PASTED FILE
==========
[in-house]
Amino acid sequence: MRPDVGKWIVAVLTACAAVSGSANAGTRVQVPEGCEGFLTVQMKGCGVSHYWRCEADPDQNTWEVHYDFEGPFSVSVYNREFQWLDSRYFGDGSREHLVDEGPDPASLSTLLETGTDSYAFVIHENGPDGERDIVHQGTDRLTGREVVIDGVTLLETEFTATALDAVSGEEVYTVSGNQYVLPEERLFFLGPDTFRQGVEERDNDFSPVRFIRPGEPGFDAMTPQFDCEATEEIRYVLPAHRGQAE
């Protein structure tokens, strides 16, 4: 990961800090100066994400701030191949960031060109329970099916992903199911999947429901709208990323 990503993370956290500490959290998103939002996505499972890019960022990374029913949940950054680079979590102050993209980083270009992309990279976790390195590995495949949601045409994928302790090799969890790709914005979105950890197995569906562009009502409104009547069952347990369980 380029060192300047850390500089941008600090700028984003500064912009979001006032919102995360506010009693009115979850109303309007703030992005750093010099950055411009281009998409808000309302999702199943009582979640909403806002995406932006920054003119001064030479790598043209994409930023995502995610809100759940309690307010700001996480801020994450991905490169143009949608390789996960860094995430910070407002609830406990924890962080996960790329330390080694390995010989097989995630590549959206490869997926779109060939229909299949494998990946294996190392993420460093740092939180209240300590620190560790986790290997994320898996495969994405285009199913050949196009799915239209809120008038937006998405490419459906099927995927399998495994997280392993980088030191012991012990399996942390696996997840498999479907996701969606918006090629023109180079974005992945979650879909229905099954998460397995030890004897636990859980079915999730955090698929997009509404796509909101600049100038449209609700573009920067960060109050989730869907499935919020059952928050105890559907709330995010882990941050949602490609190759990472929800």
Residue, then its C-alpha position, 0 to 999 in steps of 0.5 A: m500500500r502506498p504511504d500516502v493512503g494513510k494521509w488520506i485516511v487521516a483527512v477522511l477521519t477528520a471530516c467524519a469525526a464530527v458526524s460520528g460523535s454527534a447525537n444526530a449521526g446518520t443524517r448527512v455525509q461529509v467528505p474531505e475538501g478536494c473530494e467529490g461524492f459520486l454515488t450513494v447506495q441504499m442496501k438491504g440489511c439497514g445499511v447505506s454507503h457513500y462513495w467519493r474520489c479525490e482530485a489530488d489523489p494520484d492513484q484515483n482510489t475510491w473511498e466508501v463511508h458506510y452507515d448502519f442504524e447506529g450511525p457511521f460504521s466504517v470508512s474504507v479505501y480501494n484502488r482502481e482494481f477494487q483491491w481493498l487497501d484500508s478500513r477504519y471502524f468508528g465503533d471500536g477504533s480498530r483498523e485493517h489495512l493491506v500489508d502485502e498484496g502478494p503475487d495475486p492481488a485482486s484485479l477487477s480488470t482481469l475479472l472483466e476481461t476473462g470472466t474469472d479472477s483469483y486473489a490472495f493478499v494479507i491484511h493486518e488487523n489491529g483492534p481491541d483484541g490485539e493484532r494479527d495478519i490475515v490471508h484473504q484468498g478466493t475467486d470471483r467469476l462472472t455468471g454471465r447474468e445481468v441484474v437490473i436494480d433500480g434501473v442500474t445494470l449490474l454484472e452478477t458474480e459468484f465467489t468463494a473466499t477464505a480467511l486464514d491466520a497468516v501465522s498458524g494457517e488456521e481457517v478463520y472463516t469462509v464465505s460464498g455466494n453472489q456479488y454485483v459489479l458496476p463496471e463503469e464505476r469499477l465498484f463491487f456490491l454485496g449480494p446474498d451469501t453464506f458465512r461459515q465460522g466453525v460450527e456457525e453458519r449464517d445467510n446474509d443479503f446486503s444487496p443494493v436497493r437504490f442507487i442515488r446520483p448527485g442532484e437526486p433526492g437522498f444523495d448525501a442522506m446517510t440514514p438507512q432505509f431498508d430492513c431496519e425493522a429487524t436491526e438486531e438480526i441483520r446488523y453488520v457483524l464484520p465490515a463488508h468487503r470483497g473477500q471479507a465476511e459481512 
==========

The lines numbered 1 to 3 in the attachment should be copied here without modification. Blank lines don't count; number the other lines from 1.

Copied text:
[in-house]
Amino acid sequence: MRPDVGKWIVAVLTACAAVSGSANAGTRVQVPEGCEGFLTVQMKGCGVSHYWRCEADPDQNTWEVHYDFEGPFSVSVYNREFQWLDSRYFGDGSREHLVDEGPDPASLSTLLETGTDSYAFVIHENGPDGERDIVHQGTDRLTGREVVIDGVTLLETEFTATALDAVSGEEVYTVSGNQYVLPEERLFFLGPDTFRQGVEERDNDFSPVRFIRPGEPGFDAMTPQFDCEATEEIRYVLPAHRGQAE
């Protein structure tokens, strides 16, 4: 990961800090100066994400701030191949960031060109329970099916992903199911999947429901709208990323 990503993370956290500490959290998103939002996505499972890019960022990374029913949940950054680079979590102050993209980083270009992309990279976790390195590995495949949601045409994928302790090799969890790709914005979105950890197995569906562009009502409104009547069952347990369980 380029060192300047850390500089941008600090700028984003500064912009979001006032919102995360506010009693009115979850109303309007703030992005750093010099950055411009281009998409808000309302999702199943009582979640909403806002995406932006920054003119001064030479790598043209994409930023995502995610809100759940309690307010700001996480801020994450991905490169143009949608390789996960860094995430910070407002609830406990924890962080996960790329330390080694390995010989097989995630590549959206490869997926779109060939229909299949494998990946294996190392993420460093740092939180209240300590620190560790986790290997994320898996495969994405285009199913050949196009799915239209809120008038937006998405490419459906099927995927399998495994997280392993980088030191012991012990399996942390696996997840498999479907996701969606918006090629023109180079974005992945979650879909229905099954998460397995030890004897636990859980079915999730955090698929997009509404796509909101600049100038449209609700573009920067960060109050989730869907499935919020059952928050105890559907709330995010882990941050949602490609190759990472929800």